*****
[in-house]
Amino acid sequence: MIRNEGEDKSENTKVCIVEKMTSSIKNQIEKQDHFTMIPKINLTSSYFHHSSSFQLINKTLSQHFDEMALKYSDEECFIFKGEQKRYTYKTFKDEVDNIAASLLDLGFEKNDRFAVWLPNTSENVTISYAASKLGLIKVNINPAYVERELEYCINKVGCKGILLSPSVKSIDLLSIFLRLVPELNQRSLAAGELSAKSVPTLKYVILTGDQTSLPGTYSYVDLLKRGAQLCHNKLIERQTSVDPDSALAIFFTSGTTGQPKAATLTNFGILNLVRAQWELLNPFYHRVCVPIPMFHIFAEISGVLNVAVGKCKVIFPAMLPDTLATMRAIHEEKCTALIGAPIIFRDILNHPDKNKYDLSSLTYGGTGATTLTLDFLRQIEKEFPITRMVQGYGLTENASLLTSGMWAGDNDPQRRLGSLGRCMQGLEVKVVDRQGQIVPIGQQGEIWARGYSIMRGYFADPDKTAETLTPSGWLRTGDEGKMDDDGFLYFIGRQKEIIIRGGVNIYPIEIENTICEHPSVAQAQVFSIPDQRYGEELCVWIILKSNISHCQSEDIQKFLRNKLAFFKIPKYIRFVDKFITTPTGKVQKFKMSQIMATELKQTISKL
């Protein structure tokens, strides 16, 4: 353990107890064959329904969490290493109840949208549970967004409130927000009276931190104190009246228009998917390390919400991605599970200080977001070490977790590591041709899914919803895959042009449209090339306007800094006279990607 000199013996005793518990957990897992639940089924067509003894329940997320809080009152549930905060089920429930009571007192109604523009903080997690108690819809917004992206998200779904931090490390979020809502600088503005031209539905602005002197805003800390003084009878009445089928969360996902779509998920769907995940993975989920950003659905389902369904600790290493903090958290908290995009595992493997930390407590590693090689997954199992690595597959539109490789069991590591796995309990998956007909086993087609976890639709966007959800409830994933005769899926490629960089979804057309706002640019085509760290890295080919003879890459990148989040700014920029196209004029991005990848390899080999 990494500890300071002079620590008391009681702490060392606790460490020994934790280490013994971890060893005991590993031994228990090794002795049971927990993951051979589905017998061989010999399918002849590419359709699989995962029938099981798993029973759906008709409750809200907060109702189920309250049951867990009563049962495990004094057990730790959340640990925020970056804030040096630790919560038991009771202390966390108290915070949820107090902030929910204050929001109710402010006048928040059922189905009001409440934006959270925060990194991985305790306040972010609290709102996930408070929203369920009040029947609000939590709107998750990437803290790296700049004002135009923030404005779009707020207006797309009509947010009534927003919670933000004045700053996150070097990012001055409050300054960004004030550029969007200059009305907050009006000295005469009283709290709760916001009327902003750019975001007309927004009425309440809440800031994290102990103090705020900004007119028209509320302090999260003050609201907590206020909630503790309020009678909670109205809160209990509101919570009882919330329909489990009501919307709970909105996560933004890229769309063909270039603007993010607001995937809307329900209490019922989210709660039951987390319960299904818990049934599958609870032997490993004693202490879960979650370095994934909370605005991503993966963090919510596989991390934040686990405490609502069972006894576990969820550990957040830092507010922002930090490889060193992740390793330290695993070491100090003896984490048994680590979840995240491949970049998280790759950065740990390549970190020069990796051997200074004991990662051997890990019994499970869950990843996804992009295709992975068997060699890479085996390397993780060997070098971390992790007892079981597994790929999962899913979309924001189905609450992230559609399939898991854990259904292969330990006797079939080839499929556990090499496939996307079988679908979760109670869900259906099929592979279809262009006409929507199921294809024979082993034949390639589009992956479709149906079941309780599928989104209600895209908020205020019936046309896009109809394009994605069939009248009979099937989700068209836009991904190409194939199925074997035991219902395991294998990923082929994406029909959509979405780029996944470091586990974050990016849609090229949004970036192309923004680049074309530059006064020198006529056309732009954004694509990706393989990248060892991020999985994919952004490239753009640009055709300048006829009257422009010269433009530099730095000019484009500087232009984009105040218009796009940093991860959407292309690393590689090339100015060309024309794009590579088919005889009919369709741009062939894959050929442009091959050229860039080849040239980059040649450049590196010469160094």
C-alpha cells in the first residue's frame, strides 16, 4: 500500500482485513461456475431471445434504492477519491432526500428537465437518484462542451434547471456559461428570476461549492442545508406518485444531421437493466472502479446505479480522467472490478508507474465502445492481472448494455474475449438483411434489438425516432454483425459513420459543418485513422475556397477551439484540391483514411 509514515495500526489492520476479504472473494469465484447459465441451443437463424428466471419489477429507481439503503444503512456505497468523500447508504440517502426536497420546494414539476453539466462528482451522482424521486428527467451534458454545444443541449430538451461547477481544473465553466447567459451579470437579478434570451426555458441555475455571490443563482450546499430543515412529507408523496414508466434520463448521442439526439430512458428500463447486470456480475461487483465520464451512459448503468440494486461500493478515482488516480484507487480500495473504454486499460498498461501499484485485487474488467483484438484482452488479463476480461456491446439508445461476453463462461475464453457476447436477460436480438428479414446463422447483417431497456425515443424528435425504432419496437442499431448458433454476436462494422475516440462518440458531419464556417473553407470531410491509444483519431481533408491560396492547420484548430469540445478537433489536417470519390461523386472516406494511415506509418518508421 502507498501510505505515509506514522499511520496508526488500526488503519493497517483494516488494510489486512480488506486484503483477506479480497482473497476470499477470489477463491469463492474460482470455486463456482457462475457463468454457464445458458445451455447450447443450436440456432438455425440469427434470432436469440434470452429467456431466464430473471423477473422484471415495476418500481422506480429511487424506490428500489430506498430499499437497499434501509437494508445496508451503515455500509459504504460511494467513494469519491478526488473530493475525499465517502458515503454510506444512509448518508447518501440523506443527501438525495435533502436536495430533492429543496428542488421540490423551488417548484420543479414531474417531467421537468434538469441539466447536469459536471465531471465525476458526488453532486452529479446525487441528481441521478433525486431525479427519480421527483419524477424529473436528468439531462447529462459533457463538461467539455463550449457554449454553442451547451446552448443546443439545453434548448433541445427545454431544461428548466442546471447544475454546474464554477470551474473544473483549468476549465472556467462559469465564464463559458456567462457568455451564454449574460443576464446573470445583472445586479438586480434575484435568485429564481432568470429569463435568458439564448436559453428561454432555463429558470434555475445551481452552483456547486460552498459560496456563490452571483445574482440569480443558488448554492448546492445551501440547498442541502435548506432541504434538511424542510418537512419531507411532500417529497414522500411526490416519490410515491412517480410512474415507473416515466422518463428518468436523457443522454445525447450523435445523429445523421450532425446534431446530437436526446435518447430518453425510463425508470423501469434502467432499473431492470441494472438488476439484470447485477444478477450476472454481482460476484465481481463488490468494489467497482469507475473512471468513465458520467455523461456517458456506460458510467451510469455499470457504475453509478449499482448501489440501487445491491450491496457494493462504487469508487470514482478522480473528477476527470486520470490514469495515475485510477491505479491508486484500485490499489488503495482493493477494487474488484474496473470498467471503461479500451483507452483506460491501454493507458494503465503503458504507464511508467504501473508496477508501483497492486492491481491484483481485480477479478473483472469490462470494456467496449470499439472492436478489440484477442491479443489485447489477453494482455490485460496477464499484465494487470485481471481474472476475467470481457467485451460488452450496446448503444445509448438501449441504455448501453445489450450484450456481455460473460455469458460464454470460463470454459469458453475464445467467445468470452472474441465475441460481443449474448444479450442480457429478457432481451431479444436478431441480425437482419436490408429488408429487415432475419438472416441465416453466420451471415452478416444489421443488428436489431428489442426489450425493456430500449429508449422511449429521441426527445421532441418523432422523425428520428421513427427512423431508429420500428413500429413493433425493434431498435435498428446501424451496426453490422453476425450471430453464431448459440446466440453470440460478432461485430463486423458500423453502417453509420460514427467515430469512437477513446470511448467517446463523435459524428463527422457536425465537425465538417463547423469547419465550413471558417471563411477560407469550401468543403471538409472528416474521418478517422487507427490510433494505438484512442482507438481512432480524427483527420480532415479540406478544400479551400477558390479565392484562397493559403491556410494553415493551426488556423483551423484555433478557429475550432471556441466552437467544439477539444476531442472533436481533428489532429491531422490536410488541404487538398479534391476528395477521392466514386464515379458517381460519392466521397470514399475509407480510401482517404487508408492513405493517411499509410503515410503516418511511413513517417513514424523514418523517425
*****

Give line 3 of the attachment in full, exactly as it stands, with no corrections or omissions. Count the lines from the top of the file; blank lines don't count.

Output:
């Protein structure tokens, strides 16, 4: 353990107890064959329904969490290493109840949208549970967004409130927000009276931190104190009246228009998917390390919400991605599970200080977001070490977790590591041709899914919803895959042009449209090339306007800094006279990607 000199013996005793518990957990897992639940089924067509003894329940997320809080009152549930905060089920429930009571007192109604523009903080997690108690819809917004992206998200779904931090490390979020809502600088503005031209539905602005002197805003800390003084009878009445089928969360996902779509998920769907995940993975989920950003659905389902369904600790290493903090958290908290995009595992493997930390407590590693090689997954199992690595597959539109490789069991590591796995309990998956007909086993087609976890639709966007959800409830994933005769899926490629960089979804057309706002640019085509760290890295080919003879890459990148989040700014920029196209004029991005990848390899080999 990494500890300071002079620590008391009681702490060392606790460490020994934790280490013994971890060893005991590993031994228990090794002795049971927990993951051979589905017998061989010999399918002849590419359709699989995962029938099981798993029973759906008709409750809200907060109702189920309250049951867990009563049962495990004094057990730790959340640990925020970056804030040096630790919560038991009771202390966390108290915070949820107090902030929910204050929001109710402010006048928040059922189905009001409440934006959270925060990194991985305790306040972010609290709102996930408070929203369920009040029947609000939590709107998750990437803290790296700049004002135009923030404005779009707020207006797309009509947010009534927003919670933000004045700053996150070097990012001055409050300054960004004030550029969007200059009305907050009006000295005469009283709290709760916001009327902003750019975001007309927004009425309440809440800031994290102990103090705020900004007119028209509320302090999260003050609201907590206020909630503790309020009678909670109205809160209990509101919570009882919330329909489990009501919307709970909105996560933004890229769309063909270039603007993010607001995937809307329900209490019922989210709660039951987390319960299904818990049934599958609870032997490993004693202490879960979650370095994934909370605005991503993966963090919510596989991390934040686990405490609502069972006894576990969820550990957040830092507010922002930090490889060193992740390793330290695993070491100090003896984490048994680590979840995240491949970049998280790759950065740990390549970190020069990796051997200074004991990662051997890990019994499970869950990843996804992009295709992975068997060699890479085996390397993780060997070098971390992790007892079981597994790929999962899913979309924001189905609450992230559609399939898991854990259904292969330990006797079939080839499929556990090499496939996307079988679908979760109670869900259906099929592979279809262009006409929507199921294809024979082993034949390639589009992956479709149906079941309780599928989104209600895209908020205020019936046309896009109809394009994605069939009248009979099937989700068209836009991904190409194939199925074997035991219902395991294998990923082929994406029909959509979405780029996944470091586990974050990016849609090229949004970036192309923004680049074309530059006064020198006529056309732009954004694509990706393989990248060892991020999985994919952004490239753009640009055709300048006829009257422009010269433009530099730095000019484009500087232009984009105040218009796009940093991860959407292309690393590689090339100015060309024309794009590579088919005889009919369709741009062939894959050929442009091959050229860039080849040239980059040649450049590196010469160094």